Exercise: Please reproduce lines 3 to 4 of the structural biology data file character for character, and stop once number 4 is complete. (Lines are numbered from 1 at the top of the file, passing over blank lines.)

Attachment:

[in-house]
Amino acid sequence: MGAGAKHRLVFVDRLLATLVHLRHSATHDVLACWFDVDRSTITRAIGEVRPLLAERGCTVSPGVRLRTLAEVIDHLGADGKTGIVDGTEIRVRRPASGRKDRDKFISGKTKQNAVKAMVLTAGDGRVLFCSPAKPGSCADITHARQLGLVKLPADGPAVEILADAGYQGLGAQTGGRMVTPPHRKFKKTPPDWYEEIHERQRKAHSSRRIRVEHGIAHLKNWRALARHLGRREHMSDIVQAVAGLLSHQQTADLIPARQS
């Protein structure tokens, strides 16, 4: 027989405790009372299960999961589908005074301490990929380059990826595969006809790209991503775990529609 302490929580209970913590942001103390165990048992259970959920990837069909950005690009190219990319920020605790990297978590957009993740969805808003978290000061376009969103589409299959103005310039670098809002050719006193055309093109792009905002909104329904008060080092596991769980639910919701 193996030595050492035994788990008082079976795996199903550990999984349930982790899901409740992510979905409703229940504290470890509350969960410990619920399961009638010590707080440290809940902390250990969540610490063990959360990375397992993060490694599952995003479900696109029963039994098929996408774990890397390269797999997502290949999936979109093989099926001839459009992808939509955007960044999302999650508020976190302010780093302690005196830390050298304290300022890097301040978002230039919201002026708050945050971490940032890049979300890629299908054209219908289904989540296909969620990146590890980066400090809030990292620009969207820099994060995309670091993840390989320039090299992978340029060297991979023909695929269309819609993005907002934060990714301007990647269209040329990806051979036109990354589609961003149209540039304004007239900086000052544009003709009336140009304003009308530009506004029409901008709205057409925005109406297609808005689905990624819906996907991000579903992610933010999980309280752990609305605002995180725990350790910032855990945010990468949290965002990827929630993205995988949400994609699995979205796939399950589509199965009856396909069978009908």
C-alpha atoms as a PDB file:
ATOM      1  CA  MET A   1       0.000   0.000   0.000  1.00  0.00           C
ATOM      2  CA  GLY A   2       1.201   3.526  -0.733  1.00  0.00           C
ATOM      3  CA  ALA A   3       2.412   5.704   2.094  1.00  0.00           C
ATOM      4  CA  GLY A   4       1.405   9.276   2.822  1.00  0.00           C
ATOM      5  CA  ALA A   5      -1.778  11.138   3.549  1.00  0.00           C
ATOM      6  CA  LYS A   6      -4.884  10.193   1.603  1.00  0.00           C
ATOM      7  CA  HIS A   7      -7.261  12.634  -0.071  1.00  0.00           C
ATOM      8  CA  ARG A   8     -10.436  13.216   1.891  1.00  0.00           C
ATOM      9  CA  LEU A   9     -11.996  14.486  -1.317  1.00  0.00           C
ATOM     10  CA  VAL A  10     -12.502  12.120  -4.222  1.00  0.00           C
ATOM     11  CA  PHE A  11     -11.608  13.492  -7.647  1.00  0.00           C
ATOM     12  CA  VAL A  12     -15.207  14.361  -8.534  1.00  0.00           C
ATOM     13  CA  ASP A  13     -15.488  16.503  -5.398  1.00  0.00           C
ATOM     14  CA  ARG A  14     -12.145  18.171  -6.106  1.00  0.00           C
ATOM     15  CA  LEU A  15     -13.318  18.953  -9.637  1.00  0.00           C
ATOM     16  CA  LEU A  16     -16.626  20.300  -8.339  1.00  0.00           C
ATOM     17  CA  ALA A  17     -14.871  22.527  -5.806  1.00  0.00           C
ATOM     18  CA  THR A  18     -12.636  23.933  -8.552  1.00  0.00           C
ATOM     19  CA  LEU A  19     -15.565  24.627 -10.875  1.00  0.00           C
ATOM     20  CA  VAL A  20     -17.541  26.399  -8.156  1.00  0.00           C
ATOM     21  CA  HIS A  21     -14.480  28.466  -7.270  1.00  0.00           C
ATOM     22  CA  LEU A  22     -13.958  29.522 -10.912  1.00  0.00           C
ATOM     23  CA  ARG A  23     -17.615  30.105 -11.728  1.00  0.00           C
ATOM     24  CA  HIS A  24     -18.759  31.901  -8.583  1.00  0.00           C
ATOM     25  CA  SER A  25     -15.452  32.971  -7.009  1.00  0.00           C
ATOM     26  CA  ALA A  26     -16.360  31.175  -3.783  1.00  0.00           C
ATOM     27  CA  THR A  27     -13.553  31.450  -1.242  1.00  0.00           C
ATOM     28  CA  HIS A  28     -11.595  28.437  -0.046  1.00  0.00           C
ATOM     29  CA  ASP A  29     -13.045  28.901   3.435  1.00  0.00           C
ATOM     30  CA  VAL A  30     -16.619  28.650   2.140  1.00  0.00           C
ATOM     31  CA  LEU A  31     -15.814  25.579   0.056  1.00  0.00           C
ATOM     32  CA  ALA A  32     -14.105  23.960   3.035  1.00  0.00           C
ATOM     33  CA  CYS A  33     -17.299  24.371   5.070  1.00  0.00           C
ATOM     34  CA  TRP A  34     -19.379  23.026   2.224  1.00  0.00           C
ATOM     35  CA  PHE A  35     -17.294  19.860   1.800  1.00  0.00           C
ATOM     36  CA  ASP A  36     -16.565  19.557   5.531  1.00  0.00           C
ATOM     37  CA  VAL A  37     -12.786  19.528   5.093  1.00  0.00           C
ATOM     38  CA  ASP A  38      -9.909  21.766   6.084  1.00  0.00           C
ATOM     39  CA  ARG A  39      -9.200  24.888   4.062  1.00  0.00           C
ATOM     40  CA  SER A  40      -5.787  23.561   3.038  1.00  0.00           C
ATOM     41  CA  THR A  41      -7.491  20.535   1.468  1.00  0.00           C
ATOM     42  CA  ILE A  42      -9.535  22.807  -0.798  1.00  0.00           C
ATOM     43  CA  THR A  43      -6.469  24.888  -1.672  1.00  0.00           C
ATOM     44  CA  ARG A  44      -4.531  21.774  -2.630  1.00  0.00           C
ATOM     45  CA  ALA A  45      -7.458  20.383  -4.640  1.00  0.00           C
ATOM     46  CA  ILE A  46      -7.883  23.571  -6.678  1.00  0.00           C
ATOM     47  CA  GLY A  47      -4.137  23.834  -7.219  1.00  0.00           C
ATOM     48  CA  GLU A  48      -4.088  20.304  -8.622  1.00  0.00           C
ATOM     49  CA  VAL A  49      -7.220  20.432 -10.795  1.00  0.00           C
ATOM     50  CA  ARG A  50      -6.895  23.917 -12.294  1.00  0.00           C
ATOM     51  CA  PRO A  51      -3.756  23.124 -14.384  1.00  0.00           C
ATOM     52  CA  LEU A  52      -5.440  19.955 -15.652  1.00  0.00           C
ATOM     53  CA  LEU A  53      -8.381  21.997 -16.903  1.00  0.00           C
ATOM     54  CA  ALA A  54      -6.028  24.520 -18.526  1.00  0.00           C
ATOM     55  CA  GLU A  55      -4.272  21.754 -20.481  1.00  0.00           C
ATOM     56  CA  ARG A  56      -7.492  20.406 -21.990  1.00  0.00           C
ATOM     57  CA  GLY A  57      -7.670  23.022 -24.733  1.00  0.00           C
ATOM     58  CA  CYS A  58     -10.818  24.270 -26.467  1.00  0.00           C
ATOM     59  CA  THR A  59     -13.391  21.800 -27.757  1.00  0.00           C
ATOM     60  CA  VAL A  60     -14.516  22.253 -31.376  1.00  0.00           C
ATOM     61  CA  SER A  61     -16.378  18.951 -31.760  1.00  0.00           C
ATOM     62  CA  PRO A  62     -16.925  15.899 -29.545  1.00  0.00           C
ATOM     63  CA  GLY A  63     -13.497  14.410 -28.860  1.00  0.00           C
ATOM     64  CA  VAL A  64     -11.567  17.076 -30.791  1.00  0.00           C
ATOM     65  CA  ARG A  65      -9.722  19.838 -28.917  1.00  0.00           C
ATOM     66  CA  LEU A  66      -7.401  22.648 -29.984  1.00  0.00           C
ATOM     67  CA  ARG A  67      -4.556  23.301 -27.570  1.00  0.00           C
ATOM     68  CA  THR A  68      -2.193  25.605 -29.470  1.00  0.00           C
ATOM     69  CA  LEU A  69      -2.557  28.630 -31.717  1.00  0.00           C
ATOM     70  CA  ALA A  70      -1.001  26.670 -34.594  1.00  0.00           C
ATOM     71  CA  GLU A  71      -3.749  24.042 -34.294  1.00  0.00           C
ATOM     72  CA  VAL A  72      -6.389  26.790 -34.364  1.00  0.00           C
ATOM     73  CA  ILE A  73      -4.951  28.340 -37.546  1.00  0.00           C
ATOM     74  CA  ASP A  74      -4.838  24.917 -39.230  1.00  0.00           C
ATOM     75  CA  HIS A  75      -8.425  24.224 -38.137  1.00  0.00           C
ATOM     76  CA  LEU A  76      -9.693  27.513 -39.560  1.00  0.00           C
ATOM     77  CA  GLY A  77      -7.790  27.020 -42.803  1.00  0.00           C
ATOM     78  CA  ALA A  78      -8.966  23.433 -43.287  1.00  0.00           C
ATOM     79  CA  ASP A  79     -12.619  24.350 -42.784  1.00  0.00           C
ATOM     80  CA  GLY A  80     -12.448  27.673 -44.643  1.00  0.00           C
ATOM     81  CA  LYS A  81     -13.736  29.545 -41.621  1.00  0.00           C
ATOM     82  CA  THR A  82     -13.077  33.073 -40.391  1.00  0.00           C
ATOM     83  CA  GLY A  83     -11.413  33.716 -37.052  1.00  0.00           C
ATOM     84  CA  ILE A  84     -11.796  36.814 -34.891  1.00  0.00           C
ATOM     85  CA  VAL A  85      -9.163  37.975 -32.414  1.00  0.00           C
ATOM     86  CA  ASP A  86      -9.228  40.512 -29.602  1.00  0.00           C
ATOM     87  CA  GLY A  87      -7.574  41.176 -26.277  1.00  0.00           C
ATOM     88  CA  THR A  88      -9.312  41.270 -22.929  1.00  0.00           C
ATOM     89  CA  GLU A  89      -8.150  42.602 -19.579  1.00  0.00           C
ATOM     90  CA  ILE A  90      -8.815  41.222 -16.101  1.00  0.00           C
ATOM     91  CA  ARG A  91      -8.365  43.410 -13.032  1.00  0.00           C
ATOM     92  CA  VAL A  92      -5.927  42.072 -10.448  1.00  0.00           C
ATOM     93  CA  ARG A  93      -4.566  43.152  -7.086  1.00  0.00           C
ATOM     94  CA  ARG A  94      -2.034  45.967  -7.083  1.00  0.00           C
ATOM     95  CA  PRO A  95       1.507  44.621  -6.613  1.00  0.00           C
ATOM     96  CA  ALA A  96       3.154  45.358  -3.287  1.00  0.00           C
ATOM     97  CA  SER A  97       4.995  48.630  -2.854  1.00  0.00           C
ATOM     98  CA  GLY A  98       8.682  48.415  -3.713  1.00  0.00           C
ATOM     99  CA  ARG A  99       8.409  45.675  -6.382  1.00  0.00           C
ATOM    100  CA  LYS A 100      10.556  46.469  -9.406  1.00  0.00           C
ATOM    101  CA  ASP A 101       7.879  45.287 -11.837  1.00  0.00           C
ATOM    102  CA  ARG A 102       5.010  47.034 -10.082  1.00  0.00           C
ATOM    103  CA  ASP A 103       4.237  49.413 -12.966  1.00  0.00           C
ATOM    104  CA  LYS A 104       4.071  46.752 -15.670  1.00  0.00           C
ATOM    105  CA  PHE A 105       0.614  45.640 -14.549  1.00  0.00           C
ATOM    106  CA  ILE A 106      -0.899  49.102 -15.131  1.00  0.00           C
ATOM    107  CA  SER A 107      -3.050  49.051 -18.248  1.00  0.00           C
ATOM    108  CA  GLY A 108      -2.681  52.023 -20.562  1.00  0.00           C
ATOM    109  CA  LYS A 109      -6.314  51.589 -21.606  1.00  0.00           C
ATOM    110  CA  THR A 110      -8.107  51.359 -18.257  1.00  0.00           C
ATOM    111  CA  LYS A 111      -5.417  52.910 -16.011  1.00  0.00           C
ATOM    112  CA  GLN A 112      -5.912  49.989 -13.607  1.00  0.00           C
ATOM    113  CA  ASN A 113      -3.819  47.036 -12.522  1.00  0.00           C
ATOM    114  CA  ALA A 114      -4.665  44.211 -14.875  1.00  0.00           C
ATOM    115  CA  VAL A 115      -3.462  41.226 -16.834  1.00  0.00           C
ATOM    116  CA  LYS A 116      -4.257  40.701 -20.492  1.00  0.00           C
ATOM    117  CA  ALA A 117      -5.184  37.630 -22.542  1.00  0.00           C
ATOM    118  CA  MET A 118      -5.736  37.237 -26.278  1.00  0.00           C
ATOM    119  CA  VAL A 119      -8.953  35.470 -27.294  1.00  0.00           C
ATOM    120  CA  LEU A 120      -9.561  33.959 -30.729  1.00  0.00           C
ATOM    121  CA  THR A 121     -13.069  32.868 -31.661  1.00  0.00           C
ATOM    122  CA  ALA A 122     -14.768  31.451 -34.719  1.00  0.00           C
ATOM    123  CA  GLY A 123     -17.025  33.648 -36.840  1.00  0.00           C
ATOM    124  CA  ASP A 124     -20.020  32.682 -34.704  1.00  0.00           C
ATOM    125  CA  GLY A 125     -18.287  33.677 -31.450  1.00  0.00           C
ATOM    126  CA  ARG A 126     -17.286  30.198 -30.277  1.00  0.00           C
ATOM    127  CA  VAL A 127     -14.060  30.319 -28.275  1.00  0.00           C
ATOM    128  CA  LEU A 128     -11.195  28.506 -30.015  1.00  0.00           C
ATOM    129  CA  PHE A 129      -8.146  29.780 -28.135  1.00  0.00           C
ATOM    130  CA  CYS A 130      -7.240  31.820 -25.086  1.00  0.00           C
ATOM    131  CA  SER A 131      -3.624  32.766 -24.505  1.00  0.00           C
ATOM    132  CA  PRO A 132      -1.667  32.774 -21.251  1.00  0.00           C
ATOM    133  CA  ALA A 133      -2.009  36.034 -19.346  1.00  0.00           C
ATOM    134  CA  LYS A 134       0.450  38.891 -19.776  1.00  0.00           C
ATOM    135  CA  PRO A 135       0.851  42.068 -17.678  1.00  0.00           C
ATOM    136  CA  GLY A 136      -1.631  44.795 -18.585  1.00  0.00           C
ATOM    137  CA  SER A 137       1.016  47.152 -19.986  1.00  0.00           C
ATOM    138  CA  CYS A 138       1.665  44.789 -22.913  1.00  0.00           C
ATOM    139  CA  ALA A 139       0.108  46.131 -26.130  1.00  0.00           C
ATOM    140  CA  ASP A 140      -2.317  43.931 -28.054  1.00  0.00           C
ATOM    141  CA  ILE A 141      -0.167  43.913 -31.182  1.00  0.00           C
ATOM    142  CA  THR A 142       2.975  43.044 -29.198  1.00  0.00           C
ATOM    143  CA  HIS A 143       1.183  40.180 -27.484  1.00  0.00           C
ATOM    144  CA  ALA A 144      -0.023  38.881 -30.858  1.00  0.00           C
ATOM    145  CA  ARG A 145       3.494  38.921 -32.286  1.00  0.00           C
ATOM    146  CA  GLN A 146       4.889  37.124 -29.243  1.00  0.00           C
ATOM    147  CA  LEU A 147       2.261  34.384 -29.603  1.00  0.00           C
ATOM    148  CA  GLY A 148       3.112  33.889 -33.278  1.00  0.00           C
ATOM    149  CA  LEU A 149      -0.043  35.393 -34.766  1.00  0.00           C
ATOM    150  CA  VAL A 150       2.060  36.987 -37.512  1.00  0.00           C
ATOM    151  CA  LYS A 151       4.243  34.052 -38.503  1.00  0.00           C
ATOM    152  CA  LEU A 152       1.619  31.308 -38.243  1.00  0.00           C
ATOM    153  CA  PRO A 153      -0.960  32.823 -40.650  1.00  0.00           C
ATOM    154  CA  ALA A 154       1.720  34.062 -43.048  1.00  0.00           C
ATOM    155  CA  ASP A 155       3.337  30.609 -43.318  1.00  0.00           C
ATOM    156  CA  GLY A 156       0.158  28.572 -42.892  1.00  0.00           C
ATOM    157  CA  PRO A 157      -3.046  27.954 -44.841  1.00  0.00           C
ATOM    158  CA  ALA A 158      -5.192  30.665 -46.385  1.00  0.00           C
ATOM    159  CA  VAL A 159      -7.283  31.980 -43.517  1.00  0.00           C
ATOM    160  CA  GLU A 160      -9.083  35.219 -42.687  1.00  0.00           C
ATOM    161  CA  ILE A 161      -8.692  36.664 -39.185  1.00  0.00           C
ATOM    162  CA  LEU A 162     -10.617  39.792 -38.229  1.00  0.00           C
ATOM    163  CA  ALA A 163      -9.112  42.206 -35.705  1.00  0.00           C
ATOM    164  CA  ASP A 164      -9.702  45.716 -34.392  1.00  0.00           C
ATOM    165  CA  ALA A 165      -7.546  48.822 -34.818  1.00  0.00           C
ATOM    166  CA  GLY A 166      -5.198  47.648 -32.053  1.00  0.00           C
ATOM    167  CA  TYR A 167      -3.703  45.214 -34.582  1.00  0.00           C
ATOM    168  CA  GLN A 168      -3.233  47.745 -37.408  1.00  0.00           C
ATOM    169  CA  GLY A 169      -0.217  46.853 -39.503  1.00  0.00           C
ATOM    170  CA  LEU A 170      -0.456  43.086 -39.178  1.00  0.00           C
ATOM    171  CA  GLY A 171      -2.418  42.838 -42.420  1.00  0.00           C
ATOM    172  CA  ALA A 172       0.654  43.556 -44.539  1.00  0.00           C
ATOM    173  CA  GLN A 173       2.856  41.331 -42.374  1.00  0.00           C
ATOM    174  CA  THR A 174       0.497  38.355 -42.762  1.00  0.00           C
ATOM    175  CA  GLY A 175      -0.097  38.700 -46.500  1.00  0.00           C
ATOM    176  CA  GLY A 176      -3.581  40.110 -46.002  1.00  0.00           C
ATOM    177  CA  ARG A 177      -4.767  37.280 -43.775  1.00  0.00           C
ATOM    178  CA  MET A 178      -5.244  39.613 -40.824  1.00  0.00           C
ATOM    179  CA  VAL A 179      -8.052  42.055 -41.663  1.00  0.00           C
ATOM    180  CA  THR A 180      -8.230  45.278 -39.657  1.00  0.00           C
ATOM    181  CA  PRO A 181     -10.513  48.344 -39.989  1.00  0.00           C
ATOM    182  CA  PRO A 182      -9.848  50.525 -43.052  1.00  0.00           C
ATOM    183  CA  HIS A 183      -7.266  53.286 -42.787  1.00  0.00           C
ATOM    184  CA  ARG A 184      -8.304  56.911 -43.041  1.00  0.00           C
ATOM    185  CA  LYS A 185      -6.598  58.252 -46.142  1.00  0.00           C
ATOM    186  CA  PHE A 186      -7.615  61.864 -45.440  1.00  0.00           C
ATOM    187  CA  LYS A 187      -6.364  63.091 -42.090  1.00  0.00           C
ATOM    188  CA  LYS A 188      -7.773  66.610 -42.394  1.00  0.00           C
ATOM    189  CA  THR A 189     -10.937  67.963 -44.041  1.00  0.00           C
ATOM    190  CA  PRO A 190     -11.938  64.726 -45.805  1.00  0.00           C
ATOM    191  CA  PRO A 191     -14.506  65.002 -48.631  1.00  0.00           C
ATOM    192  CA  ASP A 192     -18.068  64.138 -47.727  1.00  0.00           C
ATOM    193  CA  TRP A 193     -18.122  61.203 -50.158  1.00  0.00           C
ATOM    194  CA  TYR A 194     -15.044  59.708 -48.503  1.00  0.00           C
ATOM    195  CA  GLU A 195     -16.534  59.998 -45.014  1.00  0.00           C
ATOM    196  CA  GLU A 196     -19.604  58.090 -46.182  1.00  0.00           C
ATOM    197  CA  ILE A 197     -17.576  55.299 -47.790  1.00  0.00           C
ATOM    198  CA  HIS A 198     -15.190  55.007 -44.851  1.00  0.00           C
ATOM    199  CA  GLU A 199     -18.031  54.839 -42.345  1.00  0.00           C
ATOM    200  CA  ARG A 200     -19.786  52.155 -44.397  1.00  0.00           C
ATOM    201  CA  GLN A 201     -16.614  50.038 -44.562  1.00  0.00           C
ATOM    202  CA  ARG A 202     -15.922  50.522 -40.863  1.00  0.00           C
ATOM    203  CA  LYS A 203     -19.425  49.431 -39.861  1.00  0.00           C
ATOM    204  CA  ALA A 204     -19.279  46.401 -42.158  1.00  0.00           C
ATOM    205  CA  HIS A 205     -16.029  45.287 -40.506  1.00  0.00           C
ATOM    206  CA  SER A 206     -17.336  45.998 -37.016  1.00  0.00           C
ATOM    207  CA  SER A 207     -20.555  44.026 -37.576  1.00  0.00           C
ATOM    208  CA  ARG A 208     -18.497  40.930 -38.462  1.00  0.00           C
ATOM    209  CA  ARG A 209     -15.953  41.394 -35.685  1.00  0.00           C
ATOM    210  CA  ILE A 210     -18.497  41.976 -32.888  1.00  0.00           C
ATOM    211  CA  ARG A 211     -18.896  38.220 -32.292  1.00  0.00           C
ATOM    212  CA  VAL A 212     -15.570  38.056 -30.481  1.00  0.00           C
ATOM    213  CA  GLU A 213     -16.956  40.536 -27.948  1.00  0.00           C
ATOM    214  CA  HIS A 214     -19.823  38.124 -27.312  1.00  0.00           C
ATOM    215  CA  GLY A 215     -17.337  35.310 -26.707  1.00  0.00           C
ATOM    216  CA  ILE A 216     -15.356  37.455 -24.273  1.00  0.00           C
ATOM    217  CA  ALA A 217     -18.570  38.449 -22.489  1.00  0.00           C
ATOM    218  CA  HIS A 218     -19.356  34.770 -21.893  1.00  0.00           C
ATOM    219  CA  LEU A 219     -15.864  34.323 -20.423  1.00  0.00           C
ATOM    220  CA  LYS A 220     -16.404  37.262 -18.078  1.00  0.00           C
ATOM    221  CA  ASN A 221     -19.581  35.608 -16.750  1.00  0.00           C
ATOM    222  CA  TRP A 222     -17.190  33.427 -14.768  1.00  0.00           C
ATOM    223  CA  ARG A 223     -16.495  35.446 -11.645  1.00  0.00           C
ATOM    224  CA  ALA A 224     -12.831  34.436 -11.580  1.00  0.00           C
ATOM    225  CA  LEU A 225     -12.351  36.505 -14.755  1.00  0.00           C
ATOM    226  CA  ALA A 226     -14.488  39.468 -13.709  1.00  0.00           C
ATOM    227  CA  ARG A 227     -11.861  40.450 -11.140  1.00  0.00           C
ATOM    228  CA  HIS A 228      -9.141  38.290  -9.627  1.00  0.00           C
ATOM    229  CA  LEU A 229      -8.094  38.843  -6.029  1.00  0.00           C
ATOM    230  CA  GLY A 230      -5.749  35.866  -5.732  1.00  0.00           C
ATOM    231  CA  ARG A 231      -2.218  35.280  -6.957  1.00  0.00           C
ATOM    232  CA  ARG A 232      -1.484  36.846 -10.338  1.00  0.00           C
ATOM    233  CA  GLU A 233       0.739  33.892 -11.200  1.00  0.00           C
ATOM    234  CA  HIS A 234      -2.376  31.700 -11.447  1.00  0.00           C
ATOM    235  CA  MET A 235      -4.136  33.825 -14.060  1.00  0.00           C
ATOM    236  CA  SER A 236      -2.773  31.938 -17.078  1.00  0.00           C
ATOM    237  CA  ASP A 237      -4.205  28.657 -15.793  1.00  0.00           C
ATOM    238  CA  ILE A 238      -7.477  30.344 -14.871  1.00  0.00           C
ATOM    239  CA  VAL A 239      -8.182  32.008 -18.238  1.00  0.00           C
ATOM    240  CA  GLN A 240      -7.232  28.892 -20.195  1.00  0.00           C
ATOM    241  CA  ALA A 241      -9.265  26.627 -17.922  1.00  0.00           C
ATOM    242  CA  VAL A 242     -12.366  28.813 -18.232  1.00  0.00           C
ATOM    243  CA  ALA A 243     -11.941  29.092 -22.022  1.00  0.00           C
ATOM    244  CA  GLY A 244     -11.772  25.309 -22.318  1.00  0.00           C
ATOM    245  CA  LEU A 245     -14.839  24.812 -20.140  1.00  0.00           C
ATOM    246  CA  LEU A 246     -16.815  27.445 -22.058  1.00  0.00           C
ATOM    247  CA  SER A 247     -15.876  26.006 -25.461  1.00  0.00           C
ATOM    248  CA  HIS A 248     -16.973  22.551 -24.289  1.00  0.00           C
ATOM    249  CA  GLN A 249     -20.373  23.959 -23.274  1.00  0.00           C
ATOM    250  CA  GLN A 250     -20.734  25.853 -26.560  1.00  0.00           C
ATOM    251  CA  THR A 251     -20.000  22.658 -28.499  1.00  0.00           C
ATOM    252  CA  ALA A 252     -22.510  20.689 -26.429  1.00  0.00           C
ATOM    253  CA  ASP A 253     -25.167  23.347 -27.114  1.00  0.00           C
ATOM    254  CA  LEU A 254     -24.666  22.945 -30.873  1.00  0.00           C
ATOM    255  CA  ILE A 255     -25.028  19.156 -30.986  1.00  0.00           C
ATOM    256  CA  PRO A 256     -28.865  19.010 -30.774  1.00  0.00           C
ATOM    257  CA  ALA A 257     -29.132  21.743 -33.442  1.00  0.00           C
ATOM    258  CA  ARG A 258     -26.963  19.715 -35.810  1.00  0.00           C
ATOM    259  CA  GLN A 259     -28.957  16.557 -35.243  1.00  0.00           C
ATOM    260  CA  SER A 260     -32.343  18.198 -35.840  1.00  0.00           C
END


């Protein structure tokens, strides 16, 4: 027989405790009372299960999961589908005074301490990929380059990826595969006809790209991503775990529609 302490929580209970913590942001103390165990048992259970959920990837069909950005690009190219990319920020605790990297978590957009993740969805808003978290000061376009969103589409299959103005310039670098809002050719006193055309093109792009905002909104329904008060080092596991769980639910919701 193996030595050492035994788990008082079976795996199903550990999984349930982790899901409740992510979905409703229940504290470890509350969960410990619920399961009638010590707080440290809940902390250990969540610490063990959360990375397992993060490694599952995003479900696109029963039994098929996408774990890397390269797999997502290949999936979109093989099926001839459009992808939509955007960044999302999650508020976190302010780093302690005196830390050298304290300022890097301040978002230039919201002026708050945050971490940032890049979300890629299908054209219908289904989540296909969620990146590890980066400090809030990292620009969207820099994060995309670091993840390989320039090299992978340029060297991979023909695929269309819609993005907002934060990714301007990647269209040329990806051979036109990354589609961003149209540039304004007239900086000052544009003709009336140009304003009308530009506004029409901008709205057409925005109406297609808005689905990624819906996907991000579903992610933010999980309280752990609305605002995180725990350790910032855990945010990468949290965002990827929630993205995988949400994609699995979205796939399950589509199965009856396909069978009908």
C-alpha atoms as a PDB file: